JOHN STEINBECK by Jay Parini

JOHN STEINBECK

A Biography
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KIRKUS REVIEW

 Filtering out the mythic anecdotes that have built up around Steinbeck, Parini (The Last Station, 1990, etc.) presents a straightforwardly readable portrait and assessment of one of the last practitioners of the Great American Novel. For one of the most popular American authors worldwide, Steinbeck seemed happier as an aimless young man, surviving off odd jobs, intermittently attending Stanford University, and harboring an intense conviction of his talent, than as a bestselling author, Broadway and Hollywood success, and Pulitzer and Nobel prize winner. Steinbeck's personal life was complicated by his intense need for reassurance and stimulation, at odds with a sometimes withdrawn, rigidly principled nature--a product, Parini suggests, of his loving but forceful mother and distant father. But his friendships with the mythologist Joseph Campbell, the eccentric marine biologist Ed Ricketts, actor Burgess Meredith (who starred in the film Of Mice and Men), and the editor Pascal Corvini were long and deep. Campbell and Ricketts had considerable influence on Steinbeck's larger vision: the latter, in his ``organismal'' approach to man's place in society and on earth, and the former, in his mythic sensibility (though their friendship was cut short by Campbell's affair with Steinbeck's first wife, Carol). Parini also gives Carol Steinbeck due credit for her editorial assistance to her difficult husband and her social activism. Parini underscores Steinbeck's passion for writing, whether journalism during WW II, travelogues of scientific expeditions and journeys across the US and USSR, or a translation of Malory. Rounding out this perceptive biography, Parini judiciously charts the paradoxes of Steinbeck's later years: his happier third marriage complicated by his uneasy relationship with his sons from his second; his progressive disillussionment with postwar America and his equivocal support of the Vietnam war; and the hostile critical reception of his Nobel Prize. Parini's persuasive and lucid biography creates a vivid diptych of a turbulent individual and a neglected paragon of American letters. (16 pages b&w photos, not seen)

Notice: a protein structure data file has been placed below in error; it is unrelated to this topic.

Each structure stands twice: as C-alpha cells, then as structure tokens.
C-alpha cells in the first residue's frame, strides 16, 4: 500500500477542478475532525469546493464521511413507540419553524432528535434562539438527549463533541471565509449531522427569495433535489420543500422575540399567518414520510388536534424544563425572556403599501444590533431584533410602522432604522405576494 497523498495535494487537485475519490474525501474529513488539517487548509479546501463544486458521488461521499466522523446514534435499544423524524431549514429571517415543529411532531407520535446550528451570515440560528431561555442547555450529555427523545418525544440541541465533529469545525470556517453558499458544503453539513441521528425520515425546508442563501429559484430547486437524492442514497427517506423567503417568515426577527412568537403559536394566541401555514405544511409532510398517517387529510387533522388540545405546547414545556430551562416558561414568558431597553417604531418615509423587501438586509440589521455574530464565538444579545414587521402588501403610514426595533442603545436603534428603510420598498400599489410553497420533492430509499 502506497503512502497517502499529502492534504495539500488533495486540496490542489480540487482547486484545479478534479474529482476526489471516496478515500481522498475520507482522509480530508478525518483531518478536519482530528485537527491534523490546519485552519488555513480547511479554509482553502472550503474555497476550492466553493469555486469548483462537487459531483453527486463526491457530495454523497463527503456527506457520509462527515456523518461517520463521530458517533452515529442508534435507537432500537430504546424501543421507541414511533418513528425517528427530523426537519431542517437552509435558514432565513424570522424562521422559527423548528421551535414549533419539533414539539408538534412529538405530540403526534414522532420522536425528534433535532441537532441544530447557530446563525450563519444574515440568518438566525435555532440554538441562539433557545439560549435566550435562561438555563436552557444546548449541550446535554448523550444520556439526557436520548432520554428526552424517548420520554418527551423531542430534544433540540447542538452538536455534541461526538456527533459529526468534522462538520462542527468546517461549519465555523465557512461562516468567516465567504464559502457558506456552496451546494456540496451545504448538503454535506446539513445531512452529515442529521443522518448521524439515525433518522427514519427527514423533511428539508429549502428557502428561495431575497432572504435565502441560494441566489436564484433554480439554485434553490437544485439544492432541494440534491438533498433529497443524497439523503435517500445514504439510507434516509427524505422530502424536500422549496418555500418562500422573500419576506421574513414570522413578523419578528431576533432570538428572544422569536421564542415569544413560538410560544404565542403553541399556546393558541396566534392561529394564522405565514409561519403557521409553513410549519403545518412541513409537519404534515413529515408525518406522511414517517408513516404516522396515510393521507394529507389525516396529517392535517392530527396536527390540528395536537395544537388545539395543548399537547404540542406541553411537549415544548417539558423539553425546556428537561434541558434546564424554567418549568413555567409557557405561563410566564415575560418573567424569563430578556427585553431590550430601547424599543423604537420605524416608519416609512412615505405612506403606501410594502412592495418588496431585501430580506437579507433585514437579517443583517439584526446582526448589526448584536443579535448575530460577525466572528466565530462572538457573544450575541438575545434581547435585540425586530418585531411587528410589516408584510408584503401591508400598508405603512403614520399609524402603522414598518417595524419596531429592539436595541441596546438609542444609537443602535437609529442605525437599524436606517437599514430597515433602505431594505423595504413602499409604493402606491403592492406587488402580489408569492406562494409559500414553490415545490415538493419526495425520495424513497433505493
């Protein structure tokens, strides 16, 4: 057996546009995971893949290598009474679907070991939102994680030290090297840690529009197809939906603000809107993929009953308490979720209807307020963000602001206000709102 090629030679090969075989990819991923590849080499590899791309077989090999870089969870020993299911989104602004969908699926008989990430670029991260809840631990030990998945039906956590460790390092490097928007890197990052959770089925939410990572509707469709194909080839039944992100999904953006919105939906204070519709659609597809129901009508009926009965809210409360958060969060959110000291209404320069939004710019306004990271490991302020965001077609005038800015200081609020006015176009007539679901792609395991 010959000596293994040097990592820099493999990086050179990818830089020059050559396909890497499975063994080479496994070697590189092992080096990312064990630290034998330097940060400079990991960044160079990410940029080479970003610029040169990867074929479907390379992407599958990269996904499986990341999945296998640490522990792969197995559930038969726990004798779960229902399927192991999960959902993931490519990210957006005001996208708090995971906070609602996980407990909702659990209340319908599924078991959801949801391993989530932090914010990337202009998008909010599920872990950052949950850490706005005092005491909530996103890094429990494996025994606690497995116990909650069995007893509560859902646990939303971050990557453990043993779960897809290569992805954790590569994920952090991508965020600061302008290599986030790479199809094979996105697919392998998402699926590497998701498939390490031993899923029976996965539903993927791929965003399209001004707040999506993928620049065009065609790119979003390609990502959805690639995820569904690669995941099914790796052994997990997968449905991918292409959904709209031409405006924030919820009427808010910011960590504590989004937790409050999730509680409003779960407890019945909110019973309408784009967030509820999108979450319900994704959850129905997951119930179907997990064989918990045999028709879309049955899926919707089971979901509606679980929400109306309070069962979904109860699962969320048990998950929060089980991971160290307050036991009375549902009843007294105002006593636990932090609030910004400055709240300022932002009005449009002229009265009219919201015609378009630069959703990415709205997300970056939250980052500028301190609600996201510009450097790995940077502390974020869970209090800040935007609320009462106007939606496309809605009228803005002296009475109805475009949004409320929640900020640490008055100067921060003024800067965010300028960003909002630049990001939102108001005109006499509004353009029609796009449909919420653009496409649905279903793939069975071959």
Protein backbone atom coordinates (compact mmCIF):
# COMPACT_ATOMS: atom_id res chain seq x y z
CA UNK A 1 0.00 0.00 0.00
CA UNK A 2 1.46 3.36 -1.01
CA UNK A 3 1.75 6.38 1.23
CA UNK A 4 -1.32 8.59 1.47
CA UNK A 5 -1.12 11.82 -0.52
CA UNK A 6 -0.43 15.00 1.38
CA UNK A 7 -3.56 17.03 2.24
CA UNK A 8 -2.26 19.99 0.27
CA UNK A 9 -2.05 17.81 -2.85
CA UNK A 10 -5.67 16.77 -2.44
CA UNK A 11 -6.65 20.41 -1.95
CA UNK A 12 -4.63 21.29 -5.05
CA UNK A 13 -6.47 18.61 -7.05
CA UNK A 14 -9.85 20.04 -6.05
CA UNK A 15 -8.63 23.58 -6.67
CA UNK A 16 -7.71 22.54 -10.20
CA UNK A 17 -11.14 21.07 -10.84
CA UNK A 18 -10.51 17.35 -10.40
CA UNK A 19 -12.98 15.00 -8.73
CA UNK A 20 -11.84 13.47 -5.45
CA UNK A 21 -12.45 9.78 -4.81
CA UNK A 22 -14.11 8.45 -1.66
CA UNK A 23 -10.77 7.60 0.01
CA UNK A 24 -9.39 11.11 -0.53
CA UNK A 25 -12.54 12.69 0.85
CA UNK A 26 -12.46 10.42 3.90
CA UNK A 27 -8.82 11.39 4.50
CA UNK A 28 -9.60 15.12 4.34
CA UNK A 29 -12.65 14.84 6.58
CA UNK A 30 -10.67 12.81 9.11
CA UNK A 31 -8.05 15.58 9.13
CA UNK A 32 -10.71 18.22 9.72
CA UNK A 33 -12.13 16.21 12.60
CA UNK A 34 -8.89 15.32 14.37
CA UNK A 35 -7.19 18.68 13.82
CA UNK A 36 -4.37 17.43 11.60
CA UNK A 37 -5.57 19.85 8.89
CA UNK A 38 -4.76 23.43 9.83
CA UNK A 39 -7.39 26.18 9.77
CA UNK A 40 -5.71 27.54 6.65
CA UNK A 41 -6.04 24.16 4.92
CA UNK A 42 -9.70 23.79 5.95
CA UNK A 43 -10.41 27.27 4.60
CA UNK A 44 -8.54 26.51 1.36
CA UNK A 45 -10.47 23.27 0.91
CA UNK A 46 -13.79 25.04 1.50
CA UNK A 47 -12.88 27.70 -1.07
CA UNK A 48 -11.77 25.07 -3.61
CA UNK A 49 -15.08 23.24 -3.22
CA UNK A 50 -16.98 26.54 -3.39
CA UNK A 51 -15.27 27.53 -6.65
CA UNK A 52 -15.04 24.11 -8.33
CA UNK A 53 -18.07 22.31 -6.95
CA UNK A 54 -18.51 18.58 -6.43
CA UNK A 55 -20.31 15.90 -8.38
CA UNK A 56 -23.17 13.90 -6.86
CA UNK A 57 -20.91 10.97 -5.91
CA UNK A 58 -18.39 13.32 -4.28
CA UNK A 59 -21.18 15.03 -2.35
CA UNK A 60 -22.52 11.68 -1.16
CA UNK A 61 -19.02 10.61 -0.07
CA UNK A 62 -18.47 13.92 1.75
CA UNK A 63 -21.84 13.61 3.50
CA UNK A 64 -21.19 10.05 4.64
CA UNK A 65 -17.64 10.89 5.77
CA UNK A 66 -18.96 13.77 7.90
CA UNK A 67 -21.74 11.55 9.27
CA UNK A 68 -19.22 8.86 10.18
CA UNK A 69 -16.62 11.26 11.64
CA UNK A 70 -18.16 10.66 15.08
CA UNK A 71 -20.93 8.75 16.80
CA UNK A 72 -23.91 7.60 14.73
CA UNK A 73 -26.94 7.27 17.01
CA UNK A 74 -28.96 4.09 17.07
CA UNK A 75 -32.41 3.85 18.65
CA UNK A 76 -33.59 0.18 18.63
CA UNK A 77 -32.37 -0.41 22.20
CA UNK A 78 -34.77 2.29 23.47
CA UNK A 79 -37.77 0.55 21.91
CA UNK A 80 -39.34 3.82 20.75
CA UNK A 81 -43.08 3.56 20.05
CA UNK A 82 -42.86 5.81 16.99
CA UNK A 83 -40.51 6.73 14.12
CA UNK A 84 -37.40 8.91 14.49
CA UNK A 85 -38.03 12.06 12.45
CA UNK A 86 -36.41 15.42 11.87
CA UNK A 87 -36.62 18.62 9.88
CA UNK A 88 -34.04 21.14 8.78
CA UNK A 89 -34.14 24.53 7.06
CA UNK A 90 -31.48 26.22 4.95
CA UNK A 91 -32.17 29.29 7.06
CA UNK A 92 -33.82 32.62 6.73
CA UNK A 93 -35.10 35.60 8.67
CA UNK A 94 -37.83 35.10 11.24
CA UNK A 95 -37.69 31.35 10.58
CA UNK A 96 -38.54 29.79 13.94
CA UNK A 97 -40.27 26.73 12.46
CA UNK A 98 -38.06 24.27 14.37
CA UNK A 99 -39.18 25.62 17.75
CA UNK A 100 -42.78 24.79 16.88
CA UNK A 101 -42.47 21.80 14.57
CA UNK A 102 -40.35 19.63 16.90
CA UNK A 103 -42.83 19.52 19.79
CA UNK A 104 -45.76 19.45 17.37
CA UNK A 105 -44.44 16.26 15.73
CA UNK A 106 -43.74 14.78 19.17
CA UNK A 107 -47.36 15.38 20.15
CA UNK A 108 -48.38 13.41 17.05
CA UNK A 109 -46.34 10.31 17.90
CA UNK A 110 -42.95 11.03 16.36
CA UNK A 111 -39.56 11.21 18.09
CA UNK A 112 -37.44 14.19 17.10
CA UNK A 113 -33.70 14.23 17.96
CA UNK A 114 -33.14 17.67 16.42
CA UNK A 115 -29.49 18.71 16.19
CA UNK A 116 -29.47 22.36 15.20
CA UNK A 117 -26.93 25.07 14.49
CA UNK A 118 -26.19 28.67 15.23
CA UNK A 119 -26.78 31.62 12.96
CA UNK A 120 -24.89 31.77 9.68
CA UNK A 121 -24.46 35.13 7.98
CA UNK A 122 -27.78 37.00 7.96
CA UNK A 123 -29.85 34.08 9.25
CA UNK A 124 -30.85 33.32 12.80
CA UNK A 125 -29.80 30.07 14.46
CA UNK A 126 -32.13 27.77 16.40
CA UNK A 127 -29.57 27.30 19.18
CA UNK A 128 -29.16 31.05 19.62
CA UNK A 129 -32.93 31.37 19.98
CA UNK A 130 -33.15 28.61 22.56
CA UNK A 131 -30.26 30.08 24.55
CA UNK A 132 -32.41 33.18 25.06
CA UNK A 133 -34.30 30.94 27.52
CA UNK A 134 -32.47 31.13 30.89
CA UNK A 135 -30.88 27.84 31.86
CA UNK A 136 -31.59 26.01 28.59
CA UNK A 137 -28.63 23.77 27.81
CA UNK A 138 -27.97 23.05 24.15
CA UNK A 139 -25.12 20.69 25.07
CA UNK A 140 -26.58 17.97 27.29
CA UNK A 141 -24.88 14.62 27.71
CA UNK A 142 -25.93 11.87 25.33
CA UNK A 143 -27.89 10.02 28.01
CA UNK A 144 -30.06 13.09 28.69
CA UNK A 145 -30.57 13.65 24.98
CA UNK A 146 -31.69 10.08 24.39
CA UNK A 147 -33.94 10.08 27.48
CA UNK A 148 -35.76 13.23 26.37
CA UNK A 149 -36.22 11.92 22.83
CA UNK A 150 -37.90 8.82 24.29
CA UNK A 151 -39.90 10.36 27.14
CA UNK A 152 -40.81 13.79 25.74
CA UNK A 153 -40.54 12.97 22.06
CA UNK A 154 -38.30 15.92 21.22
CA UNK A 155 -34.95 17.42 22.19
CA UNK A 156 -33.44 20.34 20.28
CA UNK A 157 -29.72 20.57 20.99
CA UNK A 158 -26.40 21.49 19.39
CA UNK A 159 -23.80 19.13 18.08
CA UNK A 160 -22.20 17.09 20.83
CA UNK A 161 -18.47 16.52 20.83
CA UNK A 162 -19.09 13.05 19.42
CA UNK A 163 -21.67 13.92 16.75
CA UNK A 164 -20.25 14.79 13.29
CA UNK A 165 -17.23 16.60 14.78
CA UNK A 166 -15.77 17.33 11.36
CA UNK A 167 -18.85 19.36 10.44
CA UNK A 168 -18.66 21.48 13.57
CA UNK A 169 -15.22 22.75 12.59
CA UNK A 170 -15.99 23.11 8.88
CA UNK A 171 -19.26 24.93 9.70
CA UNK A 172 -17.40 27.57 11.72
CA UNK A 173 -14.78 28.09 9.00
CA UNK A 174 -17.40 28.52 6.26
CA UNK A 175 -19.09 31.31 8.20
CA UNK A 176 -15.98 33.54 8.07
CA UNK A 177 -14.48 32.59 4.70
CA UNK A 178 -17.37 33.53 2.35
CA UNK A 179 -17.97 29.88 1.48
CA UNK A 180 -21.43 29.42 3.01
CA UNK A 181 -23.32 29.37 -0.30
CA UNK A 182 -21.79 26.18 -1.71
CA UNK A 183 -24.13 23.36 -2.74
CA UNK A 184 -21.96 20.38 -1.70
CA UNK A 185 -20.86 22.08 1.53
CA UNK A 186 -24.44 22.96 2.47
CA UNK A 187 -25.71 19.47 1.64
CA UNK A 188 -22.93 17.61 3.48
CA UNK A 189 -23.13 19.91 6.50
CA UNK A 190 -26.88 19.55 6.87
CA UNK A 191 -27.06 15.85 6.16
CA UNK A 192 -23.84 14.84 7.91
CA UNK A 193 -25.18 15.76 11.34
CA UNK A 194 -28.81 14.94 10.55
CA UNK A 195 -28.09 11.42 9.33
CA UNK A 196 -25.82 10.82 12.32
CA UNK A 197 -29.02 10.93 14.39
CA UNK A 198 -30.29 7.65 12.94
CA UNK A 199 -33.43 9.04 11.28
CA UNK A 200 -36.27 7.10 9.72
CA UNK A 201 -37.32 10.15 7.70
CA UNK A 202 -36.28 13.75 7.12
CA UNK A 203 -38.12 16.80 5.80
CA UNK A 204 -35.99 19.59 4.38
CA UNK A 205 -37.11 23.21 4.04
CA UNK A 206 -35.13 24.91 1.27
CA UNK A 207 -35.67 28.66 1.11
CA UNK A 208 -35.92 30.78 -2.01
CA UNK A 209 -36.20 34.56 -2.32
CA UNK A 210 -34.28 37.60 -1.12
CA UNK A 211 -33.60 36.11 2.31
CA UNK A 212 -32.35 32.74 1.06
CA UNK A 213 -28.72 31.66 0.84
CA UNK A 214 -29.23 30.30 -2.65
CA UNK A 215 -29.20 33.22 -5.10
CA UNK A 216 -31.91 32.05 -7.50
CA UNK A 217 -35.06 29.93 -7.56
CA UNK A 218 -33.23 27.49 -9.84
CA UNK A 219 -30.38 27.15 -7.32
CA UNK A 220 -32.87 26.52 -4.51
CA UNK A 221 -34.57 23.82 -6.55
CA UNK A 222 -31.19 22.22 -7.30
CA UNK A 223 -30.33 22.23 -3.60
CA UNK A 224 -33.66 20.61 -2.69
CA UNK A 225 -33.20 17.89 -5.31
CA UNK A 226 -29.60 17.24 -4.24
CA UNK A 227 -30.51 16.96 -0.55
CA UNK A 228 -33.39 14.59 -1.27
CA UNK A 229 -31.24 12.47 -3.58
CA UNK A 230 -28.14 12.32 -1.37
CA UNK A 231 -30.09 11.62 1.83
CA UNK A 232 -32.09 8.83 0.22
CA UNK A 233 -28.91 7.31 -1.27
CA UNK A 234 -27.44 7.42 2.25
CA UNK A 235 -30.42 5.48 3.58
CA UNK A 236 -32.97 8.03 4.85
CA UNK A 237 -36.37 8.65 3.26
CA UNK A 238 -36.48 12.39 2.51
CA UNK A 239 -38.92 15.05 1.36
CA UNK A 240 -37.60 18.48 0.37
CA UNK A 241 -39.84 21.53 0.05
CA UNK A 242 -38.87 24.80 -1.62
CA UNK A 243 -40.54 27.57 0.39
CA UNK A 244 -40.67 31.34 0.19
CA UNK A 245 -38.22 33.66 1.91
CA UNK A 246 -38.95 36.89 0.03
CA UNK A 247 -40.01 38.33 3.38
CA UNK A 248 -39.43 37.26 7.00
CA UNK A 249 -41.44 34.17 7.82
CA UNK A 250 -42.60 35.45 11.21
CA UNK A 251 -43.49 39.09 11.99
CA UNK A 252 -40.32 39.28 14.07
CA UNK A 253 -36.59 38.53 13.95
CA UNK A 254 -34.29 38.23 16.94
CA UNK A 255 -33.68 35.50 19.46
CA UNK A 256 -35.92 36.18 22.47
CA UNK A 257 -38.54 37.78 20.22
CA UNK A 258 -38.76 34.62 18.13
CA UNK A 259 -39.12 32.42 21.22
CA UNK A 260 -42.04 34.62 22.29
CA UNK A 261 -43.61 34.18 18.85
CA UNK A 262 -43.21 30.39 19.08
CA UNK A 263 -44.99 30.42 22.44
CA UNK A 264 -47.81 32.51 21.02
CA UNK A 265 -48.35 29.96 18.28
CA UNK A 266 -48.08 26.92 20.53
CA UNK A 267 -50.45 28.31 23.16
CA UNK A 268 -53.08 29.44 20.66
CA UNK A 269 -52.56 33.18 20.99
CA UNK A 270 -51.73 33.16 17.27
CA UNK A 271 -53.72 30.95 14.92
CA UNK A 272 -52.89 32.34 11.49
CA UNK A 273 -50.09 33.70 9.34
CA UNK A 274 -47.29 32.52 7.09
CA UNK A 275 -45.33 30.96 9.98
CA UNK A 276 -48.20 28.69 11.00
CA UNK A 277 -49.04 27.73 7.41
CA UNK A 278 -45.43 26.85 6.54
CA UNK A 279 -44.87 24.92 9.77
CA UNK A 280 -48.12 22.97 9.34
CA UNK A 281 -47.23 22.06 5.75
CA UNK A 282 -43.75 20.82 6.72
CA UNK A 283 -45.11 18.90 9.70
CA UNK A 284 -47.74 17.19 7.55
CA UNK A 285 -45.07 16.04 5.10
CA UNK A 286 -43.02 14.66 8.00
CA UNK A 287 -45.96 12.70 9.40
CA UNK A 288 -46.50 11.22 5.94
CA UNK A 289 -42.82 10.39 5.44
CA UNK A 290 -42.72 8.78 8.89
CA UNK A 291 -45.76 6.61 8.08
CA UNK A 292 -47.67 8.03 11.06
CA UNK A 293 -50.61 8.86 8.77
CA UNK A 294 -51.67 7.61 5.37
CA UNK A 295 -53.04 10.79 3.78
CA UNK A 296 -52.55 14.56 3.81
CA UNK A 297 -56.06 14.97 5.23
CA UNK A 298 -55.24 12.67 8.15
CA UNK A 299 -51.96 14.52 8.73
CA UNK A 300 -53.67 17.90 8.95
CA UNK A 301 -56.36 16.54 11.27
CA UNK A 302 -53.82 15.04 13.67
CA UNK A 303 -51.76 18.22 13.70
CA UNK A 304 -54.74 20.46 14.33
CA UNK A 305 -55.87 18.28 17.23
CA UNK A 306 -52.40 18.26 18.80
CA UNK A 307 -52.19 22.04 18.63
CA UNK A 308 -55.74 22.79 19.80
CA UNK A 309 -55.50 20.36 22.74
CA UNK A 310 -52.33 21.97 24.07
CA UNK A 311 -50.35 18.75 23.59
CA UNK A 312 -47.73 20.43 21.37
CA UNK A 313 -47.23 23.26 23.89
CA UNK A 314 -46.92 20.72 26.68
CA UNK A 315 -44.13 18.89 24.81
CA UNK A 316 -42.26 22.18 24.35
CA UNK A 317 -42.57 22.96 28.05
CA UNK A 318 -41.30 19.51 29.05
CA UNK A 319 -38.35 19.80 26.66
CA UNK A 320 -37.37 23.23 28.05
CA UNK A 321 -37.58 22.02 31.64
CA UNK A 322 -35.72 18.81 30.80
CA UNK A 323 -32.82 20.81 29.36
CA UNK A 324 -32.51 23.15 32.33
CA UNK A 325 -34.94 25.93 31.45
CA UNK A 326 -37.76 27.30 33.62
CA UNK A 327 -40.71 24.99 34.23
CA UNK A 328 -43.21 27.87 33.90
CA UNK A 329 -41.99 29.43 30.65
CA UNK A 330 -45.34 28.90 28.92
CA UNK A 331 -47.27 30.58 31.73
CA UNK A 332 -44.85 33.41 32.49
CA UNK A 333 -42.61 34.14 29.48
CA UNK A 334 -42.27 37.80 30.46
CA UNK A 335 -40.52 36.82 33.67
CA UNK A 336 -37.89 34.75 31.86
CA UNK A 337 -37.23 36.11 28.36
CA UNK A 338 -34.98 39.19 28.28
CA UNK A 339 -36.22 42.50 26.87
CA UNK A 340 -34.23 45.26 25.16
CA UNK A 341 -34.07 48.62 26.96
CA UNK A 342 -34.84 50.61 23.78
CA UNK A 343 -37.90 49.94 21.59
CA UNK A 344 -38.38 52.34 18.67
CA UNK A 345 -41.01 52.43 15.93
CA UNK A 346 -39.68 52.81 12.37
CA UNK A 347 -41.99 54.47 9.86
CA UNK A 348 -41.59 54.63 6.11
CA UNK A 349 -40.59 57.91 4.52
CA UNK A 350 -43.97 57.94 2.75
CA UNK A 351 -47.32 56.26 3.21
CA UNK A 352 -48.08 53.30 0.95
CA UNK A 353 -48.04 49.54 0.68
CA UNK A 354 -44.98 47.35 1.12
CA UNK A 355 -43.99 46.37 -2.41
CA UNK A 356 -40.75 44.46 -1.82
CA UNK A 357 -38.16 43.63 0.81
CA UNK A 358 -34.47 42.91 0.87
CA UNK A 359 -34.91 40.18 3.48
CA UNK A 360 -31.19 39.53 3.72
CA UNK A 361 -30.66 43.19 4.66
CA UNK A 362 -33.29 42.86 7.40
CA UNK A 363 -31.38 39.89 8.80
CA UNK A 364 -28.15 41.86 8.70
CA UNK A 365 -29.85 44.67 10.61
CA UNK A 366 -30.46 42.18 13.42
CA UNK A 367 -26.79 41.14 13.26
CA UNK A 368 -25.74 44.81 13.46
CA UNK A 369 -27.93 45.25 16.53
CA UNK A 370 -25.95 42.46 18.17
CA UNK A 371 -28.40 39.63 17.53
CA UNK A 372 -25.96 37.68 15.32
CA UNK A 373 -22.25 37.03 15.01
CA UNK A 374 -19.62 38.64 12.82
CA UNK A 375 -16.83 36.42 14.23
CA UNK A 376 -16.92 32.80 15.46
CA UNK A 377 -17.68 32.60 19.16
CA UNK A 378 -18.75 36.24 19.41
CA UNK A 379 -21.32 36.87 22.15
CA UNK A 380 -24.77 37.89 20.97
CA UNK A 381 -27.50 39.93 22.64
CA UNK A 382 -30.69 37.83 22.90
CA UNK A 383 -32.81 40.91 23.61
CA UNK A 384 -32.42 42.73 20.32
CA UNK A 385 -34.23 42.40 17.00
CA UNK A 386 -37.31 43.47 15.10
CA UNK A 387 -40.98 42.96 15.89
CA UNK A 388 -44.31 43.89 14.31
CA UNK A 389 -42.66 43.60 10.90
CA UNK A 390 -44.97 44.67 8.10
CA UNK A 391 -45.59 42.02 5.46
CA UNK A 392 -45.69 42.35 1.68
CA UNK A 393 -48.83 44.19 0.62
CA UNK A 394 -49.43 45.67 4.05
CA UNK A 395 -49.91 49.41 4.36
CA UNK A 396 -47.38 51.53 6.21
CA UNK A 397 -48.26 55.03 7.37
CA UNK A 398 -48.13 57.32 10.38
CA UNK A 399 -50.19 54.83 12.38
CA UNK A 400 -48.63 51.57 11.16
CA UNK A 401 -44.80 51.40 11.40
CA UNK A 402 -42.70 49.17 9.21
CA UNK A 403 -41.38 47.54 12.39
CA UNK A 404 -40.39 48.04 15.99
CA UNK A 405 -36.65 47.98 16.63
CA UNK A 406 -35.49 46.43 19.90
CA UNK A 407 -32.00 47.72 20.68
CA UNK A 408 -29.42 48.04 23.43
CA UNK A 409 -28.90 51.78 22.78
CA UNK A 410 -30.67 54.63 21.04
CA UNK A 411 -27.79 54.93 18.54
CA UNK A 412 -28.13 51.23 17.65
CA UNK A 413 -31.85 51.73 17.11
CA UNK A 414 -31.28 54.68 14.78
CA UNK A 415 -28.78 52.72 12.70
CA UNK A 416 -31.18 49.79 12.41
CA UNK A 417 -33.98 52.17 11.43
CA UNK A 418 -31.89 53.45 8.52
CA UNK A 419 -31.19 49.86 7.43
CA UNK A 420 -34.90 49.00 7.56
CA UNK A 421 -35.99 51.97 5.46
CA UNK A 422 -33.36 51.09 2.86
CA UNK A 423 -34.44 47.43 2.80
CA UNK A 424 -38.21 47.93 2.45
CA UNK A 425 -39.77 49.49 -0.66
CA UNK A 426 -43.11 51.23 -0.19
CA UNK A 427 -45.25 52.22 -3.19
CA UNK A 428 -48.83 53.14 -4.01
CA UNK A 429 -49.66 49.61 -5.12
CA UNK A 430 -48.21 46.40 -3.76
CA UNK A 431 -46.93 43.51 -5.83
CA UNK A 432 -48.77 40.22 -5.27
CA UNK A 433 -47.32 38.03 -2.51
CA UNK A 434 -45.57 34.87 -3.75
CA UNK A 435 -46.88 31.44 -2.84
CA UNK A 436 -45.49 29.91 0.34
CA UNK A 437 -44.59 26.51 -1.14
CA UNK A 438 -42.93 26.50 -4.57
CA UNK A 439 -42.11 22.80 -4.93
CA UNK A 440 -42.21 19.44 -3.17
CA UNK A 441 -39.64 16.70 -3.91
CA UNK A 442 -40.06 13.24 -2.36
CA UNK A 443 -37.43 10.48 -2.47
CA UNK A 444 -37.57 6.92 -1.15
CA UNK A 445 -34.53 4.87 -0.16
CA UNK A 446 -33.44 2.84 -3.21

Pub Date: Jan. 25th, 1995
ISBN: 0-8050-1673-2
Page count: 560pp
Publisher: Henry Holt
Review Posted Online:
Kirkus Reviews Issue: Nov. 15th, 1994




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